Transdermal Application of Magnesium
Recent research has proven that the transdermal application of magnesium has several significant health benefits. It’s official, magnesium can successfully penetrate the skin, the beneficial effects and speed of penetration are increased in fur or hair covered mammals. Very good news for those of us who rely on magnesium for the health and relaxation of our pets and horses!
Dead Sea therapy and mineral spas are two of the oldest forms of treatment for relaxation, skin disease and chronic back pain, plus inflammatory conditions such as arthritis. The benefits are thought to be mostly attributable to the magnesium content of the mineral rich water, though one of the most ancient of therapies it has only recently been successfully proven that magnesium be absorbed through the skin.
Research done at the School of Bioscience at Birmingham University showed an increase in blood magnesium after bathing or soaking, the excess was processed by the liver and excreted, the research also indicated that magnesium was retained by the body for future use.
Further research undertaken by the Biotechnology Department at Queensland University found that magnesium travelled by three different routes across the skin, the researchers also found that the higher the concentration, the faster the delivery. This extensive research project also developed a novel method to prove that magnesium travels faster through hair follicles and increases when used over a period of time, allowing for frequent applications for the best results. Once over the skin barrier there is no hindrance for magnesium to be transported to where it is needed most, for skin, muscle and local tissue healing.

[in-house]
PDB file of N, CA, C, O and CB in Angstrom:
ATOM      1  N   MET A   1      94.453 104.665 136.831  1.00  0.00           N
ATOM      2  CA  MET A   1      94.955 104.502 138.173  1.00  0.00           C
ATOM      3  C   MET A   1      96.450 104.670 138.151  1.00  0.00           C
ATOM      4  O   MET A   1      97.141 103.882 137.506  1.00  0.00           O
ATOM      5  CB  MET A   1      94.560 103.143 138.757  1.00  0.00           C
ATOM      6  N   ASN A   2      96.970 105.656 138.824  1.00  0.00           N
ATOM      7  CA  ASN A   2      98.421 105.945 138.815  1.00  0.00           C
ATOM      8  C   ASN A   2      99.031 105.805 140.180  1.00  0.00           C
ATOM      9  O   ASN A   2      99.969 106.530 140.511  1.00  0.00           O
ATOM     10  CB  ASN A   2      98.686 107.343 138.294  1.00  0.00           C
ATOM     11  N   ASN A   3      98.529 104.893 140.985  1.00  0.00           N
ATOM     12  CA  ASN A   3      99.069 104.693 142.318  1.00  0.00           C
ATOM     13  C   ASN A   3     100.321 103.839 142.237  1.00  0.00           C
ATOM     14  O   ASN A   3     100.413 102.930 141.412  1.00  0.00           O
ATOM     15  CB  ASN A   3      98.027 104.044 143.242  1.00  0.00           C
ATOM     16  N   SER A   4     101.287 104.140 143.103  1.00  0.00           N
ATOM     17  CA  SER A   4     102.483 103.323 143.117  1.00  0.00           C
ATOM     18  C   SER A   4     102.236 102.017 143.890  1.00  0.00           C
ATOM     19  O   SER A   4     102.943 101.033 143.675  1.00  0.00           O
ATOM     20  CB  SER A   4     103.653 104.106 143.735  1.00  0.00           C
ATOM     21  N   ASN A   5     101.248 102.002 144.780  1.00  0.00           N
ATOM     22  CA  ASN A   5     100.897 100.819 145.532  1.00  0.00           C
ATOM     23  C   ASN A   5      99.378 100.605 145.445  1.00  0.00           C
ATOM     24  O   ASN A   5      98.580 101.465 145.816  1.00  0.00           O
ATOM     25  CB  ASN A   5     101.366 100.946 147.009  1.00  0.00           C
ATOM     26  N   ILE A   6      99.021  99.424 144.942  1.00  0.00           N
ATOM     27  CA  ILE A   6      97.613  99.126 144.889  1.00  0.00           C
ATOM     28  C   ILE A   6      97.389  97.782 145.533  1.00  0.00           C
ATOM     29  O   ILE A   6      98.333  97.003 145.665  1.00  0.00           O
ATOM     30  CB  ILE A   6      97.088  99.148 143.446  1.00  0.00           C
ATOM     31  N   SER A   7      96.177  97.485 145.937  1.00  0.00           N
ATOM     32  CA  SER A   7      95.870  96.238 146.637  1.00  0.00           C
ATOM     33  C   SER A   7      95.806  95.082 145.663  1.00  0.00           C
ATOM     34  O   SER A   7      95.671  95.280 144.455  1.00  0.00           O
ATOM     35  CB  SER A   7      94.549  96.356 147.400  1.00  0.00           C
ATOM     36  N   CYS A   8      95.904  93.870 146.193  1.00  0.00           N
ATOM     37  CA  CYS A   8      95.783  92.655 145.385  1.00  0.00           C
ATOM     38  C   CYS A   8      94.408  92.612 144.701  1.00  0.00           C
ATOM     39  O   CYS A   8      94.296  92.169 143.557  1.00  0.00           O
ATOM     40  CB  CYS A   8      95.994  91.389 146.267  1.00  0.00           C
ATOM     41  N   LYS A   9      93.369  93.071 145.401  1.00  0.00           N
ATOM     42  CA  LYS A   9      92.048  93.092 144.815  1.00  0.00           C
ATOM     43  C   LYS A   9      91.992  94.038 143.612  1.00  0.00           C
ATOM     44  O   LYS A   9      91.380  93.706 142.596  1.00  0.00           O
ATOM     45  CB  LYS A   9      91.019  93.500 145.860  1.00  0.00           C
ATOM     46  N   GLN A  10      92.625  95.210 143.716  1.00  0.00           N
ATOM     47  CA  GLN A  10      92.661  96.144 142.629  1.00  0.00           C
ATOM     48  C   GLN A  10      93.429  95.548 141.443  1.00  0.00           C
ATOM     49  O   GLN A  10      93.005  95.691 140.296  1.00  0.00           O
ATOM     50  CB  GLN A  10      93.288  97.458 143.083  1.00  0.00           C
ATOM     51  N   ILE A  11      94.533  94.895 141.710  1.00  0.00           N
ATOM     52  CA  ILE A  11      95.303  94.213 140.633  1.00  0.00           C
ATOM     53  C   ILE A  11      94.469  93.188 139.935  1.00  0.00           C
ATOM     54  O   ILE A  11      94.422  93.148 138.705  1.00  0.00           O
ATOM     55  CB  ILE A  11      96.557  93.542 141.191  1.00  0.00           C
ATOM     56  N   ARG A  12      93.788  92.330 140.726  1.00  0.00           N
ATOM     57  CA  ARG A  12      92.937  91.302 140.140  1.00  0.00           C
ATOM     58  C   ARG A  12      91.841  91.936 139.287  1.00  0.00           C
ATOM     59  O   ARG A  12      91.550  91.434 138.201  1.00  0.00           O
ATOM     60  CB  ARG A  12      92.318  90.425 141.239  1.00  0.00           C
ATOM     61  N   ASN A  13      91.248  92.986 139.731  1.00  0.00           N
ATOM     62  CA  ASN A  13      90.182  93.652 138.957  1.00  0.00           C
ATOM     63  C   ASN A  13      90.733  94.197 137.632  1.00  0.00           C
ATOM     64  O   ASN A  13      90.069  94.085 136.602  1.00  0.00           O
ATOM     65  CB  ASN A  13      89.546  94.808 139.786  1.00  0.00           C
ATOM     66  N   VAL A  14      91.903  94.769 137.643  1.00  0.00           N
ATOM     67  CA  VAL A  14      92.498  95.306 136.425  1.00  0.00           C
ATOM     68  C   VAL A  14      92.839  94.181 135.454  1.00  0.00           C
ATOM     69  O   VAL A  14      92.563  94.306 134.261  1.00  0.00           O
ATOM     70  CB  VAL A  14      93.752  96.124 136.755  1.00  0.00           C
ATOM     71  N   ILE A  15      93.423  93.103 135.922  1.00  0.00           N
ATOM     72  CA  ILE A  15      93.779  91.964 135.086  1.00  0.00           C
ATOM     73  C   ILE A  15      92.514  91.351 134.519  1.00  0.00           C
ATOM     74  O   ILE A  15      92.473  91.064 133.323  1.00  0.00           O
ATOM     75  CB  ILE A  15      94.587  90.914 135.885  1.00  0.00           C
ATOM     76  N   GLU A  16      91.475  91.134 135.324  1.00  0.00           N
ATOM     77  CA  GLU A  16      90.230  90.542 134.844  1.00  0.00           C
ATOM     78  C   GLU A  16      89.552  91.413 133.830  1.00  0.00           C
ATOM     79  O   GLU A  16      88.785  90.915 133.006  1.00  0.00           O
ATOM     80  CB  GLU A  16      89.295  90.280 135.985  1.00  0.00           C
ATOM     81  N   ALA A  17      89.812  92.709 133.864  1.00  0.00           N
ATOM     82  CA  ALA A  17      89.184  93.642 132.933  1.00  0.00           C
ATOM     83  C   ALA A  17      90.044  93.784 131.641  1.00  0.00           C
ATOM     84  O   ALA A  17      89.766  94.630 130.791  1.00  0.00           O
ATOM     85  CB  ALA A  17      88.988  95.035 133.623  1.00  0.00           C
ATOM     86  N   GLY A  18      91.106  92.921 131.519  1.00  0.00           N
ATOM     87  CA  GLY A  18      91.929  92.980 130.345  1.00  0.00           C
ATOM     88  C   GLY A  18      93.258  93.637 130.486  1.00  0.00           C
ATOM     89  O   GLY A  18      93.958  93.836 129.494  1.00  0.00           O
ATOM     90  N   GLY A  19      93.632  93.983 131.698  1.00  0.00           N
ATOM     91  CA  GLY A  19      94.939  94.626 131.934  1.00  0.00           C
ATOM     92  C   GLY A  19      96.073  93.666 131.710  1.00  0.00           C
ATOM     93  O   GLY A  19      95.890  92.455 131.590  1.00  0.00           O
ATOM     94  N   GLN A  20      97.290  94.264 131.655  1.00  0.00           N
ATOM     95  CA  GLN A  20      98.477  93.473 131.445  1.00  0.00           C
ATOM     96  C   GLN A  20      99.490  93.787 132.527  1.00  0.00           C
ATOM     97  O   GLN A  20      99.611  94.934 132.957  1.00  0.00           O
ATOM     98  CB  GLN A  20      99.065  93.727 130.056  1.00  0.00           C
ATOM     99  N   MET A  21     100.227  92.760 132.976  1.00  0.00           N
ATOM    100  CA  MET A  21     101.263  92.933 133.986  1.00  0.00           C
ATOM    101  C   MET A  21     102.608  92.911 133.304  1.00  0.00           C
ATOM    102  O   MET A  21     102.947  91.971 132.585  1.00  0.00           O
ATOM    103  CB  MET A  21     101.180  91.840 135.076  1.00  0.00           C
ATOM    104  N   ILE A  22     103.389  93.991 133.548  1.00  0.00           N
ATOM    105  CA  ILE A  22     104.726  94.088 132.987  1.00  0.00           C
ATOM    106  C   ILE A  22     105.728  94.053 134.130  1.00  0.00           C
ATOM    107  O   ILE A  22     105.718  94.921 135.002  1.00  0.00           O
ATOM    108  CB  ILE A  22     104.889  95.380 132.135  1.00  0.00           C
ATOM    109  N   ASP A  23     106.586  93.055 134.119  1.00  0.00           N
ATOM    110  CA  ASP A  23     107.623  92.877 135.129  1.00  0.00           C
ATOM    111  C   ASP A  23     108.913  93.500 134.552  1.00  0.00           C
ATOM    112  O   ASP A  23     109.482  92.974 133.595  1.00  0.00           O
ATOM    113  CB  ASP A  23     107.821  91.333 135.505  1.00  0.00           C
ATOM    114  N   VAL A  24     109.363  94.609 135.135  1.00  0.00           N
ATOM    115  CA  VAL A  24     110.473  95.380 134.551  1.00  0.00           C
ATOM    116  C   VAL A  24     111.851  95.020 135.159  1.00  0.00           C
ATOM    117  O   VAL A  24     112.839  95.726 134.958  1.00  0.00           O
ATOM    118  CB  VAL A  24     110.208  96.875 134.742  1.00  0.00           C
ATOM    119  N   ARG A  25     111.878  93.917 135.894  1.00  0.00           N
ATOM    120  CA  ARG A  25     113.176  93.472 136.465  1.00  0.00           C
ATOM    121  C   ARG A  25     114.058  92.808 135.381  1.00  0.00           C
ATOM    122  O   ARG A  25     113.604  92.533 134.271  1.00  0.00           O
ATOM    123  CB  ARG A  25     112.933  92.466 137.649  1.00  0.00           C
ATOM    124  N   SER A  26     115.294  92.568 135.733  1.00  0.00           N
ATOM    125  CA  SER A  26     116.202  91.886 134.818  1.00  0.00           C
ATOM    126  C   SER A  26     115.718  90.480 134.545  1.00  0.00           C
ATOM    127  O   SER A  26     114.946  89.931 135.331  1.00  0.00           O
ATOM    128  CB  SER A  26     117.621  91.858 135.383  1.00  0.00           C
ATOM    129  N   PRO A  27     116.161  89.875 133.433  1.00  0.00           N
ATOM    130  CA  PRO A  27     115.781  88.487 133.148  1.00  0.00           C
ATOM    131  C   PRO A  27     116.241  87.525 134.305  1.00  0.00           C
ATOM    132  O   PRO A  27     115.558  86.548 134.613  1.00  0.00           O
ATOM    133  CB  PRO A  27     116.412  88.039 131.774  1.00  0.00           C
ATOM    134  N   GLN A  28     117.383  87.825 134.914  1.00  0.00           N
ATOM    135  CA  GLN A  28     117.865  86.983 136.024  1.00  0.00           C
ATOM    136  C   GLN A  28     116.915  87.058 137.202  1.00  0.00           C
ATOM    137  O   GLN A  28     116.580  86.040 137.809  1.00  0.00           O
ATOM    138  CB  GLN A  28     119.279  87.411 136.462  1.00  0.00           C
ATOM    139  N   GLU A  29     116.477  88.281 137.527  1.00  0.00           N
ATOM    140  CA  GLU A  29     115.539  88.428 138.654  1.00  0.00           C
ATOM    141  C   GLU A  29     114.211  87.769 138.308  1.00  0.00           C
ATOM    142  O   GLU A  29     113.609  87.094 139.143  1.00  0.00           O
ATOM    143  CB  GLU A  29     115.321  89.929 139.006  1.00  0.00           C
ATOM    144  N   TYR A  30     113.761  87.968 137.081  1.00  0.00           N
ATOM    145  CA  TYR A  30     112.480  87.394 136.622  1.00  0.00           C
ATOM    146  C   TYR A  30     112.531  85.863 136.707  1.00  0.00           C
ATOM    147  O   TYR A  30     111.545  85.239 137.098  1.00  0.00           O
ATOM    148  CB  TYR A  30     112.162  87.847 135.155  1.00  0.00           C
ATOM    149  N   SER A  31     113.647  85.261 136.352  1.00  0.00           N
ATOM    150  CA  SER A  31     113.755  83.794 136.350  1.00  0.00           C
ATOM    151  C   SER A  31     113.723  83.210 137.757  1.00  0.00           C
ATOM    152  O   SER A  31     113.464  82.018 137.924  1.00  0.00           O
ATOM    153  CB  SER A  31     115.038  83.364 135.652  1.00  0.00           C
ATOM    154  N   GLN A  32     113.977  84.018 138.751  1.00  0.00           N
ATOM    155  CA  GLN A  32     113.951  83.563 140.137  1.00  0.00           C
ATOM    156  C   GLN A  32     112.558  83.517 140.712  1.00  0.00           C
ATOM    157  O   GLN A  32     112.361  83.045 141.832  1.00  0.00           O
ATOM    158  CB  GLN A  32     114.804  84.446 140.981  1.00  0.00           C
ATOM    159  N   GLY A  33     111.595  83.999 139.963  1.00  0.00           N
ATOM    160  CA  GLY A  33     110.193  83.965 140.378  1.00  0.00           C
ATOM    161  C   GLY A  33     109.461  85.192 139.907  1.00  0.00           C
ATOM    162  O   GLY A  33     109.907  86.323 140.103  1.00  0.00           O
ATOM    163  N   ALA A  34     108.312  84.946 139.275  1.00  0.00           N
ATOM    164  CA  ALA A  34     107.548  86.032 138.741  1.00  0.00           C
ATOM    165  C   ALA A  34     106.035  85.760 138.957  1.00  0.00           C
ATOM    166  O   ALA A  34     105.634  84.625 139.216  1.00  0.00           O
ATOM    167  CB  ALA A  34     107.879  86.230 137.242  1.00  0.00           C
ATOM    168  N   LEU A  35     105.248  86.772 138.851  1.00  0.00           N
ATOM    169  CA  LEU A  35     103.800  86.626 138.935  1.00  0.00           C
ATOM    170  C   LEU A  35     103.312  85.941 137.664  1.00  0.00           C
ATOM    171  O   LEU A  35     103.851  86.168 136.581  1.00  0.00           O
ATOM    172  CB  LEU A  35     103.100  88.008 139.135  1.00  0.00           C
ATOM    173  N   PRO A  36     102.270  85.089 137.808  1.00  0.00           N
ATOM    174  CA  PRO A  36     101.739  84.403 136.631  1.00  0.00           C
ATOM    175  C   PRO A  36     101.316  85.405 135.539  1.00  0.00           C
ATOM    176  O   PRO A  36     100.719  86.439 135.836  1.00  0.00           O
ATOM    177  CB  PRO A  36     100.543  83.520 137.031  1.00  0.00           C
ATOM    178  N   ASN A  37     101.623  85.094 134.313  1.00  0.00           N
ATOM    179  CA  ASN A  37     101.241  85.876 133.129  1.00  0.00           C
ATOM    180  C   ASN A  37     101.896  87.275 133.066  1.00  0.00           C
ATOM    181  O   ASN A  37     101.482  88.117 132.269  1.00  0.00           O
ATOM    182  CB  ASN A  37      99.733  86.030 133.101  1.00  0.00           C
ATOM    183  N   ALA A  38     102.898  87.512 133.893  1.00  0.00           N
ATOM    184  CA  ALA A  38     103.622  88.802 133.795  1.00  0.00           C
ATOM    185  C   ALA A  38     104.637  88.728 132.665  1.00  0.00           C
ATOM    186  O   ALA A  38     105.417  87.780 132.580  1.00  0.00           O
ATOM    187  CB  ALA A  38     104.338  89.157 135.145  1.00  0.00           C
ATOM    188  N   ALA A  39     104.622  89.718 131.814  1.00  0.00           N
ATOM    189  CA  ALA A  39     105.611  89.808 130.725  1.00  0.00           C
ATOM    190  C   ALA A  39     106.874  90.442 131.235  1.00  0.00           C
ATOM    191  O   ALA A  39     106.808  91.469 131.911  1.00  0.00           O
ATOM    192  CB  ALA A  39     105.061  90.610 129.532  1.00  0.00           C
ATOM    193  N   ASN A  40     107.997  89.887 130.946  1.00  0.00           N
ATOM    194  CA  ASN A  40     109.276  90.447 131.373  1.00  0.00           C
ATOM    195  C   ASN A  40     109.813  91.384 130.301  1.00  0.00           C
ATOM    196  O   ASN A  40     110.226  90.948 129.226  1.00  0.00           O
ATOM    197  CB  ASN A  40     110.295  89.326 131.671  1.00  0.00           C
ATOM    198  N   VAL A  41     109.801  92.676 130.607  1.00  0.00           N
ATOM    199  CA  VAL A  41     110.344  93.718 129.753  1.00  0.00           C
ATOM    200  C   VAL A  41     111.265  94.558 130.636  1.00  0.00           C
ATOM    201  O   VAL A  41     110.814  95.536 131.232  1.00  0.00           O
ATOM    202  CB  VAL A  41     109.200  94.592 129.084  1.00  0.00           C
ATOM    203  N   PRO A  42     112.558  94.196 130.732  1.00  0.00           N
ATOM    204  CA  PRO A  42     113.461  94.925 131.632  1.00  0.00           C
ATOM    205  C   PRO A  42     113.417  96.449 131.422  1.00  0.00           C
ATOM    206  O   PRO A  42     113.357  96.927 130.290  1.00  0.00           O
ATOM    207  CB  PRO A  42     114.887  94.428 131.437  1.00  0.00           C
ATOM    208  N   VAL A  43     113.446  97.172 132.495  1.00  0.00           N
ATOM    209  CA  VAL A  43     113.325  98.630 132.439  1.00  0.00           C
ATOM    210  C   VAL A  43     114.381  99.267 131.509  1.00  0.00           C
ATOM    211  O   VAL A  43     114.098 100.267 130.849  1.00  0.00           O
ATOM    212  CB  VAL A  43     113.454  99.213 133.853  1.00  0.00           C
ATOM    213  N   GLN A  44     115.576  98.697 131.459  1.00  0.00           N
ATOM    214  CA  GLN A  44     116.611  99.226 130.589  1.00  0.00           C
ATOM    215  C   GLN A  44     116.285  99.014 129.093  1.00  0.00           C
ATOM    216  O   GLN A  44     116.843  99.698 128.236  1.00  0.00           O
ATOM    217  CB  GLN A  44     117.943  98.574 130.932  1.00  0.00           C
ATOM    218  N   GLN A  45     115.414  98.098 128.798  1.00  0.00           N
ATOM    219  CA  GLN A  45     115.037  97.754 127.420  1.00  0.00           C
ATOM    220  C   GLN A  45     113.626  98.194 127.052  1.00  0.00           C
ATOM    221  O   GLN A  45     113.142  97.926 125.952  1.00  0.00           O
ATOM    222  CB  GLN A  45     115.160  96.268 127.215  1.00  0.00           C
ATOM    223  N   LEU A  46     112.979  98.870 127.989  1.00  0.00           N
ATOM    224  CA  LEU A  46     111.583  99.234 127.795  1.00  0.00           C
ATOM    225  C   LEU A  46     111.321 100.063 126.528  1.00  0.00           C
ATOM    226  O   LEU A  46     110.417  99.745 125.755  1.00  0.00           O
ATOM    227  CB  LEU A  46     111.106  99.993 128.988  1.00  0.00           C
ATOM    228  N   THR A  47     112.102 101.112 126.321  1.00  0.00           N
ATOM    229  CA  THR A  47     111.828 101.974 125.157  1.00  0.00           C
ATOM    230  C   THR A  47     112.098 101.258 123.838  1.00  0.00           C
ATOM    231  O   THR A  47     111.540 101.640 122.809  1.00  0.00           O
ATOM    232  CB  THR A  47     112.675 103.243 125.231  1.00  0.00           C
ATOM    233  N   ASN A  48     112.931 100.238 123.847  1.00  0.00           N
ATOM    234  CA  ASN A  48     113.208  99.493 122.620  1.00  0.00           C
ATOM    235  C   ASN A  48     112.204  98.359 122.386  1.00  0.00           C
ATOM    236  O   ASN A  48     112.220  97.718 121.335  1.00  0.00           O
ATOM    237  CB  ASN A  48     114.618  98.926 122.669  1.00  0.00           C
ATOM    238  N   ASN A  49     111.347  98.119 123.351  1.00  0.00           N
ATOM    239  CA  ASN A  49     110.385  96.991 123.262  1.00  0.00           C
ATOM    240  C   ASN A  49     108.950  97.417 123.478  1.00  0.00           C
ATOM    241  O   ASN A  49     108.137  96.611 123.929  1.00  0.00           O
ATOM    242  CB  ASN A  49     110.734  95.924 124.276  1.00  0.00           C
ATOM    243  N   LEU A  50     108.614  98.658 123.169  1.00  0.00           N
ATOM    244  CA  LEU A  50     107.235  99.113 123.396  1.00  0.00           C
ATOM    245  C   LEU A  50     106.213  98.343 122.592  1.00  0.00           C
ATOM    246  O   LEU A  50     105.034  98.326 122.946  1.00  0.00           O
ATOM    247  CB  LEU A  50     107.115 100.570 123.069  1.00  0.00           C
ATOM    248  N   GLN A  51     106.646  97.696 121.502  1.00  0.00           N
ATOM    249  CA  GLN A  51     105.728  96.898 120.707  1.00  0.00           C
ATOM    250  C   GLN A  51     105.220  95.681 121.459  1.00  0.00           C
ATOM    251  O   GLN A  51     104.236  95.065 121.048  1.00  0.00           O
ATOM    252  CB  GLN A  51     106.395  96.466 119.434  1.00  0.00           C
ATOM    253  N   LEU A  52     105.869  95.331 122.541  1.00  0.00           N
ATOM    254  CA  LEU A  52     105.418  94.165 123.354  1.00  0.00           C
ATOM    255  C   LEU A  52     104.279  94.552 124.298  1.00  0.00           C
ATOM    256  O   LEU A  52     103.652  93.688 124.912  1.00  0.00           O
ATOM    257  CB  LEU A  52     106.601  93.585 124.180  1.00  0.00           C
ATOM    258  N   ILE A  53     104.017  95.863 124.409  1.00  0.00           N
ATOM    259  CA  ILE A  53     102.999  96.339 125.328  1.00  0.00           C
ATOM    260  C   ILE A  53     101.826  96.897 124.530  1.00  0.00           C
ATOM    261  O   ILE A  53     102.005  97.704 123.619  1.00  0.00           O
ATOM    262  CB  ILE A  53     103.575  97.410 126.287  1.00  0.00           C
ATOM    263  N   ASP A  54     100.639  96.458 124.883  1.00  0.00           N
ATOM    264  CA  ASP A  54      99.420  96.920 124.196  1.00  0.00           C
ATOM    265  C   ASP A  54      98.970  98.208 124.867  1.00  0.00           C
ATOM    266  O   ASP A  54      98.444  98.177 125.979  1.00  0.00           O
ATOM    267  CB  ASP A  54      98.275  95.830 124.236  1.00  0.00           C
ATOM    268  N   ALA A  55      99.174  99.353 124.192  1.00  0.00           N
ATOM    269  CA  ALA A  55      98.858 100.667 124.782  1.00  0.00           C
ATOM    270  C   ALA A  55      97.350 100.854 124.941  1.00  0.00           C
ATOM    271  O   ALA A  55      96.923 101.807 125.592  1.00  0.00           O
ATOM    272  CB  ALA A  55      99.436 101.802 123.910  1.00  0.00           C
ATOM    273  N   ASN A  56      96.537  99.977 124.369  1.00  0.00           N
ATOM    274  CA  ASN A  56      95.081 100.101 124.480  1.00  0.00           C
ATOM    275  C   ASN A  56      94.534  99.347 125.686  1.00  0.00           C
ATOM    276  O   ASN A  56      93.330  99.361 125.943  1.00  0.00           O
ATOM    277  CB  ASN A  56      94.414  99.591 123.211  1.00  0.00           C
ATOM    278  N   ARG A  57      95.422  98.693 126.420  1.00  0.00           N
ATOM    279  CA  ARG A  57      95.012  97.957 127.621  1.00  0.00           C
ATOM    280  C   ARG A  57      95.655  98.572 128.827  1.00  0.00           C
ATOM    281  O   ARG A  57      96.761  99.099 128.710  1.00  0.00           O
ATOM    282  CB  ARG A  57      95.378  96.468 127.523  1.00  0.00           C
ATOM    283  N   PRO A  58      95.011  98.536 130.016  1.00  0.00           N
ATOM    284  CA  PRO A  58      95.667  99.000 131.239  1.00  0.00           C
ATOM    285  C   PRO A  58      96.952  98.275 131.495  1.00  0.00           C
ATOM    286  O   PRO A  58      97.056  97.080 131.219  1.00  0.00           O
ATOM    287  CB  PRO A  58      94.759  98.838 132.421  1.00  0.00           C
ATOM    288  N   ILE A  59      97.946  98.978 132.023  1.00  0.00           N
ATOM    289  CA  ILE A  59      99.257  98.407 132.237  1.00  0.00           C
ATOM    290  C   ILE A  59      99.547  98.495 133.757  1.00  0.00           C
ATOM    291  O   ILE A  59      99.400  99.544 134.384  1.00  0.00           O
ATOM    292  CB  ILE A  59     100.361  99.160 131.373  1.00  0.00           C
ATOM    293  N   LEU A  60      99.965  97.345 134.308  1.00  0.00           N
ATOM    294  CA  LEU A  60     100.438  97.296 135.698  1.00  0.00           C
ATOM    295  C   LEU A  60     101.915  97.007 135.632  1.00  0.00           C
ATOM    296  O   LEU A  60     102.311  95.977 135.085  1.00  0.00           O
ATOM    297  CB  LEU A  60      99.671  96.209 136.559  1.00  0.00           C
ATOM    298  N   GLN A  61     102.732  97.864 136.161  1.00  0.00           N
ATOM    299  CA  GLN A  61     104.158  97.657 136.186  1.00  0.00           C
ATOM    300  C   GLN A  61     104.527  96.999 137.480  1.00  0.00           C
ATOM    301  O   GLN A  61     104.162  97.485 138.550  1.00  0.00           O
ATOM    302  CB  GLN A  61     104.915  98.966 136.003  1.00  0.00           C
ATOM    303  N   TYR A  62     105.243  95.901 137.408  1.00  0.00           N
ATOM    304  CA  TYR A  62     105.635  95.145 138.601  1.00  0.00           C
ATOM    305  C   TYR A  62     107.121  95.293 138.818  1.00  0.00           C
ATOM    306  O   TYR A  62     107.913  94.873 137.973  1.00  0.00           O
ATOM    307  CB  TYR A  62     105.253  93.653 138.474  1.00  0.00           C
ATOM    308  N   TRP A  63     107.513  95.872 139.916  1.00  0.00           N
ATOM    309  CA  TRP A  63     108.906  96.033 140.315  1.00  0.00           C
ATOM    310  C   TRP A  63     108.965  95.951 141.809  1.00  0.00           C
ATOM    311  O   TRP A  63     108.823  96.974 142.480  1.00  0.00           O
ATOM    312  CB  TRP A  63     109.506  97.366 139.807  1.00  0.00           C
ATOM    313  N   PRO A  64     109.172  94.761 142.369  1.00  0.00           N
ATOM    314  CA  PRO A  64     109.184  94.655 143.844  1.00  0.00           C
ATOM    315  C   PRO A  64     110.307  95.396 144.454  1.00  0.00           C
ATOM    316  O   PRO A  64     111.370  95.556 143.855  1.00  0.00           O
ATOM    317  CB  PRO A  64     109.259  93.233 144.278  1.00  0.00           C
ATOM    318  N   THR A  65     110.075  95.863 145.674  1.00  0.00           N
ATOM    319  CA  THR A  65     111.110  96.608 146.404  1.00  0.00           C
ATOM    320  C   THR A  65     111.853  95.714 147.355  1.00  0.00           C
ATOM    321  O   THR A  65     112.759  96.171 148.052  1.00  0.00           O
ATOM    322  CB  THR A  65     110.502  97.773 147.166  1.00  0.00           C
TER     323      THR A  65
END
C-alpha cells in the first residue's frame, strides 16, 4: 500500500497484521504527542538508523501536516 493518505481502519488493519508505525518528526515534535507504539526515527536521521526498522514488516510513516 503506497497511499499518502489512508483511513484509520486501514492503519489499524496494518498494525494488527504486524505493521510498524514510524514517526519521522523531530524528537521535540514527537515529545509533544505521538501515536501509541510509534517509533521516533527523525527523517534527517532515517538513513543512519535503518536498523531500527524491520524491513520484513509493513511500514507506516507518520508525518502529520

Spraying on a magnesium oil causes metabolic and physiological changes to the third level of the skin, increasing the renewal time of the ketatinocytes, interacting with the innate immune system, useful for horses with inflammation and pain, leaving skin and hair soft hydrated and shiny. Transdermal application of magnesium can be used on tense or sore muscles to aid relaxation, recovery and to prevent the build- up of lactic acid.
The benefit of spraying magnesium rather than feeding it is that it bypasses the digestion process, some animals are thought to only absorb around 50% of ingested magnesium. Some animals have diarrhoea if fed magnesium to the levels required to gain a result in relaxation/calming.
Dr. Carol Hughes
Chandrasekaran, N., 2016. Effect of topical magnesium application on epidermal integrity and barrier function